Guthrie: A Life
by Joe Klein
In the late
'70's, Marjorie Guthrie, Woody's wife, started thinking that the
time had come for someone to write Woody's story. She found
a young, eager journalist willing to take on the task, Joe Klein.
She must have known that it should be someone young and in good
health because the task of organizing Woody's life into a coherent
work would prove to be a merciless job! She must have also
had a sense of her own time running out and felt the responsibility
to reveal what she knew of the man, her intimate recollections and
knowledge of his vast body of work. After all she had accompanied
him on his personal and artistic journey for the second half of
his life, and was in touch with many of the remaining friends and
family from the first half.
Marjorie gave Joe unconditional access to all of Woody's writings,
as well as valuable contacts for interviews. It was the only
time where she herself was interviewed at length for historical
purposes. Many of the stories she held within her memory for
decades were taped through hours of conversation.
Joe Klein's book was the only officially authorized biography on
Woody ever written. (Actually, it was the only biography
written!) Joe Klein struggled through the material for over
a year, often getting pulled into the tragic, emotional turbulence
of Woody's life, and had to be rescued occasionally by his wife
and Marjorie. Joe later acknowledged that he almost lost it!
Reading Woody Guthrie: A Life you can understand why.
Woody's personal life is a series of deeply forged zig-zags, geographically
and emotionally. American history and political movements
weave in and out of his often difficult relationships with friends
Woody latched onto music early on. It was the only stone that
he could remain standing on which gave him the conscious and continuing
sense of purpose in a difficult world that kept changing the rules. Writing about all the changes happening around him, and to him,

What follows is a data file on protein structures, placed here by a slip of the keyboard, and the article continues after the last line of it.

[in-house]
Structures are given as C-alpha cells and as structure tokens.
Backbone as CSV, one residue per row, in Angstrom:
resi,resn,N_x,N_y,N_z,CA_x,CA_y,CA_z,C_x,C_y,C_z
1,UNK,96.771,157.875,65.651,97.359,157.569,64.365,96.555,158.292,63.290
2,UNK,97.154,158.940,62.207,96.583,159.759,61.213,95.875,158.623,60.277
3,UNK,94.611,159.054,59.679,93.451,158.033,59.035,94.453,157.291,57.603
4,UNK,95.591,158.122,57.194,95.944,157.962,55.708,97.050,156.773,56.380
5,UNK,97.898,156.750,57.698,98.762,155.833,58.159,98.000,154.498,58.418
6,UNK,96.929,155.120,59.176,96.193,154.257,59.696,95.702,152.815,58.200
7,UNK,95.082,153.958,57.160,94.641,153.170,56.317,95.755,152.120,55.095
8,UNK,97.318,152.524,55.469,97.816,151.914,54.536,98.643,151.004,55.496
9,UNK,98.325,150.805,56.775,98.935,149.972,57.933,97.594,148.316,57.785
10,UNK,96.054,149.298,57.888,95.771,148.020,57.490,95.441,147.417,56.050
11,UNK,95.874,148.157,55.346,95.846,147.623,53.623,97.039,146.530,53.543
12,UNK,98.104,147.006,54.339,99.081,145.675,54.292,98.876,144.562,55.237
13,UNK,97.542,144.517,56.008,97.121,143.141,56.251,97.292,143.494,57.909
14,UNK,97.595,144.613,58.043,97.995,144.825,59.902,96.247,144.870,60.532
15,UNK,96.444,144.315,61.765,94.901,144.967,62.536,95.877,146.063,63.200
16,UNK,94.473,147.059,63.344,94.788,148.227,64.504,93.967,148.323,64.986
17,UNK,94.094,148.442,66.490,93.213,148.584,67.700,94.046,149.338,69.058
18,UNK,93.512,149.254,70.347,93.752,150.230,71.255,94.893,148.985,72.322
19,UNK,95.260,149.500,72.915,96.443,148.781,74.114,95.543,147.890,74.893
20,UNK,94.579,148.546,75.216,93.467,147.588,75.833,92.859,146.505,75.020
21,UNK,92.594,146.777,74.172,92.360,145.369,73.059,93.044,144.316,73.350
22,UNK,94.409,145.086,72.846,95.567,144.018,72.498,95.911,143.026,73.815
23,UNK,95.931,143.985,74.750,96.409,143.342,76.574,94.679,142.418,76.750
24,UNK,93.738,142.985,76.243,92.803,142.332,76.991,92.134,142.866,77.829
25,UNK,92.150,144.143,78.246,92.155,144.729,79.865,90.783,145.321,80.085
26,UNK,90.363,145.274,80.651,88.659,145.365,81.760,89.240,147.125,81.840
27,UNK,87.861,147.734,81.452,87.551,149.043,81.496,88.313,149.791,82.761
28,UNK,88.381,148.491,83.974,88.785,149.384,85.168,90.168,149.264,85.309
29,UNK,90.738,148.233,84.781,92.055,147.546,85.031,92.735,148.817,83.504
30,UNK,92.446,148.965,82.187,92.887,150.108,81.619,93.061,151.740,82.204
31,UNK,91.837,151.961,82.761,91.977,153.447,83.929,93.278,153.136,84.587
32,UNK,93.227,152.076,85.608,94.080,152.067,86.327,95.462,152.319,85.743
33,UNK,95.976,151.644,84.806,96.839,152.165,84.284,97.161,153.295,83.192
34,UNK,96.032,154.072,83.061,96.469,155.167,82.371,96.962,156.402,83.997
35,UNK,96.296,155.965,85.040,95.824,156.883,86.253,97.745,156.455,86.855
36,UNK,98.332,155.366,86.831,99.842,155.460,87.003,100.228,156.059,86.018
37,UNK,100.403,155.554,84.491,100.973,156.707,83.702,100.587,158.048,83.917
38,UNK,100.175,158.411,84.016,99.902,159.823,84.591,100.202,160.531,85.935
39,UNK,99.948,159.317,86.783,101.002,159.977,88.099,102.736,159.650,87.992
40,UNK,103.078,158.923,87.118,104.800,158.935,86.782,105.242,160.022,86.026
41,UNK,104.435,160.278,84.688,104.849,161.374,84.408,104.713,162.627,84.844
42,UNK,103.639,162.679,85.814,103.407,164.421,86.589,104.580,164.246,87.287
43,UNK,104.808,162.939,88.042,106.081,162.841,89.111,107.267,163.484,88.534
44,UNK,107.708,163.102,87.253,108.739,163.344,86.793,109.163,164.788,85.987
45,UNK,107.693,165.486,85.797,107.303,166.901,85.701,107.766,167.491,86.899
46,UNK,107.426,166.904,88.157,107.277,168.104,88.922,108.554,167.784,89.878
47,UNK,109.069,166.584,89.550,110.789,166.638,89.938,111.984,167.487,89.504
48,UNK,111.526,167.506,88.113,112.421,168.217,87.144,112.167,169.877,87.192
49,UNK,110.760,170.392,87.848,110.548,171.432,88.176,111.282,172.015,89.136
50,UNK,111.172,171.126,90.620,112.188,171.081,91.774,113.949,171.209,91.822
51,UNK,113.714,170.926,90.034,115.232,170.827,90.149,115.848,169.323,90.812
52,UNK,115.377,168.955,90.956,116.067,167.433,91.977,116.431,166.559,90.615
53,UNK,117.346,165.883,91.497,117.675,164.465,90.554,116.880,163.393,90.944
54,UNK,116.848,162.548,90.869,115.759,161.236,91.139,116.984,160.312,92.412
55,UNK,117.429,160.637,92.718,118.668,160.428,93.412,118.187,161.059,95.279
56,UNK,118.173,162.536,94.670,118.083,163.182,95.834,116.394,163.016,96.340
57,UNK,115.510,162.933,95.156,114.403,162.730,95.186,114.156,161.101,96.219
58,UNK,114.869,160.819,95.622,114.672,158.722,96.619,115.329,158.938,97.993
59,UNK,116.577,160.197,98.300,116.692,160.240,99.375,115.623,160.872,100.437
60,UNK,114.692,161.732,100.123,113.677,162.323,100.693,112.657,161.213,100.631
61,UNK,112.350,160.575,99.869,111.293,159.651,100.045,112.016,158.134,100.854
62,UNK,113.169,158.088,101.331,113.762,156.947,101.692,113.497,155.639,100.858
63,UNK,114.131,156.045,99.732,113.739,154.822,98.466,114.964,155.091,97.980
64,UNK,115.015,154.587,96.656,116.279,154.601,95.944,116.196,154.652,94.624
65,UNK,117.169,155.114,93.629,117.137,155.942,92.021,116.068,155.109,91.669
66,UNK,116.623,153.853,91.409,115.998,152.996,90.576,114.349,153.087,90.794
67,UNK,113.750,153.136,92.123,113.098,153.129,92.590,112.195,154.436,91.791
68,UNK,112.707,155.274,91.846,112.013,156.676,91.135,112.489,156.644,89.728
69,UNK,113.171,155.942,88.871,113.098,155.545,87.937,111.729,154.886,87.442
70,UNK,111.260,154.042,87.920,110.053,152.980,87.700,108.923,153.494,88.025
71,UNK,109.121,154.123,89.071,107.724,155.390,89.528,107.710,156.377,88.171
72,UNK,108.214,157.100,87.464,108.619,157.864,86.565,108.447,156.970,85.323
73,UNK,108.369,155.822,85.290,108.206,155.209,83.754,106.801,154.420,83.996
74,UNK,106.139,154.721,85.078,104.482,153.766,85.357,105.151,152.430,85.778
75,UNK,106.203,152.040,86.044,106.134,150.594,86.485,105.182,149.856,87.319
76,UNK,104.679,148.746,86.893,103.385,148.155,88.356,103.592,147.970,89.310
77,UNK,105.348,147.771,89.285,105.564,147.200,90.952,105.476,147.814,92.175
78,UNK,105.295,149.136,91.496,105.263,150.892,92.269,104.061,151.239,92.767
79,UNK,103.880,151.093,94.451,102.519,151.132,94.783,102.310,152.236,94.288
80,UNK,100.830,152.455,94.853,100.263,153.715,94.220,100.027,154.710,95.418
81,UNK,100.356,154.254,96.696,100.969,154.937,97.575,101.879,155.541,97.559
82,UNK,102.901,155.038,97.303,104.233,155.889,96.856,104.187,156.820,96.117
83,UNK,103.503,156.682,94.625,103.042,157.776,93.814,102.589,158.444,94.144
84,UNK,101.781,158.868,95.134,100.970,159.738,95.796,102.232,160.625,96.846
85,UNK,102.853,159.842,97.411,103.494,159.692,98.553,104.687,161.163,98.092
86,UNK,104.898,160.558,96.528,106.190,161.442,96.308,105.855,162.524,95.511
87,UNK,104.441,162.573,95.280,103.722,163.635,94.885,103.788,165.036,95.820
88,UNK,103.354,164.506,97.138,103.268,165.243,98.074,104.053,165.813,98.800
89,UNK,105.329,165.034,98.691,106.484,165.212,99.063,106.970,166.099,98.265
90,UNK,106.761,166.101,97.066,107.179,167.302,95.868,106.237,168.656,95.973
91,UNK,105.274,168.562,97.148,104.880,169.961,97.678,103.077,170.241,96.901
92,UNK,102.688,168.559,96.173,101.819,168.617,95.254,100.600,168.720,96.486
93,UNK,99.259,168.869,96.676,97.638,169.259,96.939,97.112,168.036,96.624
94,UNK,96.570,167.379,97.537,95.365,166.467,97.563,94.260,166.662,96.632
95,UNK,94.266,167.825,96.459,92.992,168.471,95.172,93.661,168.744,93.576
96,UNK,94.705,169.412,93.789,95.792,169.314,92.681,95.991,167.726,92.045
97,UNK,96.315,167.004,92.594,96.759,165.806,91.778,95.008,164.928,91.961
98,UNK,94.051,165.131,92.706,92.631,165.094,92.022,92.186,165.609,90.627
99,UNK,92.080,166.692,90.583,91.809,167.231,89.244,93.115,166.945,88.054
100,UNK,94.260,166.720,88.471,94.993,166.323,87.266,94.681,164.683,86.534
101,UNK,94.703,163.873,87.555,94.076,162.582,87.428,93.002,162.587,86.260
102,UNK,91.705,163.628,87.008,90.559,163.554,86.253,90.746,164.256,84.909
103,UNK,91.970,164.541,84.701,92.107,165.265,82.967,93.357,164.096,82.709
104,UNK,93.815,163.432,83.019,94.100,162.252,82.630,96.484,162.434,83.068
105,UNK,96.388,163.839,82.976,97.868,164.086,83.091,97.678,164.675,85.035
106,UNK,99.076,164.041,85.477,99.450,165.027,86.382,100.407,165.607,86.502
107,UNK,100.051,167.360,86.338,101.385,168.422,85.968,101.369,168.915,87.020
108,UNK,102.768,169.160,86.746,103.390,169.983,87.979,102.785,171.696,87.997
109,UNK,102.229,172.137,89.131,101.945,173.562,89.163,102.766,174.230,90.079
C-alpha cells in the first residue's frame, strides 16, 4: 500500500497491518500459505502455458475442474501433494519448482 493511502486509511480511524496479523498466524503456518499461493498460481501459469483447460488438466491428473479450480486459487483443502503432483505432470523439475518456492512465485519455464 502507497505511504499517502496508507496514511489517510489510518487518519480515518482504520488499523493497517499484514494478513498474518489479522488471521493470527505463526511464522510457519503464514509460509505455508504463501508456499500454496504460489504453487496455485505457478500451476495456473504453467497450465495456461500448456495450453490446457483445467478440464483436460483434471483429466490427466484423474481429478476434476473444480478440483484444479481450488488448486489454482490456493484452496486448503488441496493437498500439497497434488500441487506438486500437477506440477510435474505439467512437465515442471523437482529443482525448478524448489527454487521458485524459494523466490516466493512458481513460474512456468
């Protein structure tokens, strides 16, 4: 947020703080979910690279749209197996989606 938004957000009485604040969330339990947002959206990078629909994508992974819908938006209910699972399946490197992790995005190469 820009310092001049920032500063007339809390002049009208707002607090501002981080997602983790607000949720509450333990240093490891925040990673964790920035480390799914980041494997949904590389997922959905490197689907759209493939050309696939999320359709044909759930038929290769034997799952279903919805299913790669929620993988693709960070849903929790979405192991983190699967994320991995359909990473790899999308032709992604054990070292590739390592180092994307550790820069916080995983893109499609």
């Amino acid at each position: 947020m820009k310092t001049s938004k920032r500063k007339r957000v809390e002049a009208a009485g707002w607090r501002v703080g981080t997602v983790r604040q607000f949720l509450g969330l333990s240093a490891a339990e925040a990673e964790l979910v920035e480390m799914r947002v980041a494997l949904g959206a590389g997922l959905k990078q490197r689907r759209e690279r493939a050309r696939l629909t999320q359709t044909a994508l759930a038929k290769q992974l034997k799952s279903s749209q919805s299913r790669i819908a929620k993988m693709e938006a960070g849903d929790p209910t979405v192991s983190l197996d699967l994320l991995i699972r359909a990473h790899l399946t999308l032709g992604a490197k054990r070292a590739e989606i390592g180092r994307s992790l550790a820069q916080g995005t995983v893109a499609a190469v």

was his constant.
Joe Klein labored hard to trace the often invisible tracks of the
man who had warned us, "I come with the dust and I go with
the wind...". It remains the singular, most complete
research work ever done on Woody Guthrie. Marjorie Guthrie
died two years after it's publication.
joined The New Yorker in December, 1996, as a Washington
correspondent; he writes the "Letter from Washington"
column. Mr. Klein is based in New York, but works out of both
Mr. Klein came to The
New Yorker from Newsweek, where he served for the
past four years as a political reporter and columnist. He
joined Newsweek during the Presidential race of May, 1992,
and his column, "Public Lives," addressed both national
and international affairs. In 1994, he received a National
Headliner Award for "Public Lives." His Newsweek reporting also helped the magazine earn a National Magazine Award
for Best Single-Topic Issue (on Bill Clinton's 1992 victory). Joe Klein was also a consultant for CBS from 1992 to 1996.
As "Anonymous," Mr. Klein is the author of the critically acclaimed novel Primary
Colors, which was inspired by the 1992 Presidential race.
Primary Colors spent twenty-five weeks on the Times hardcover bestseller list--nine of them at the number one spot--following
its publication in January of 1996. The paperback edition
of the book, published in the fall of 1996, was also a national
From 1987 to 1992, Mr.
Klein was a political columnist at New York, where he won
a number of awards including the Peter Khiss Award, which honors
reporting on New York City government and public affairs, for a
series on the 1989 mayoral campaign.
he has written articles and book reviews for The New Republic,
the Times, the Washington Post, Life,
Rolling Stone, and other publications. He is also
the author Payback: Five Marines After Vietnam (1984).
Joe Klein began his journalism
career as a reporter with the Essex County Newspapers in Massachusetts
in 1969. In 1972 he worked as a reporter for WGBH-TV in Boston,
and from 1972 to 1974 he was a news editor at The Real Paper,
also in Boston. From 1975 to 1980 he was a contributing editor
for Rolling Stone, serving also as its Washington bureau
chief from 1975 to 1977.
Mr. Klein graduated
from the University of Pennsylvania with a degree in American civilization.
He is a member of the Council on Foreign Relations and is a former
Guggenheim fellow. He lives with his wife and two children
in Westchester County, New York, and he is also the father of two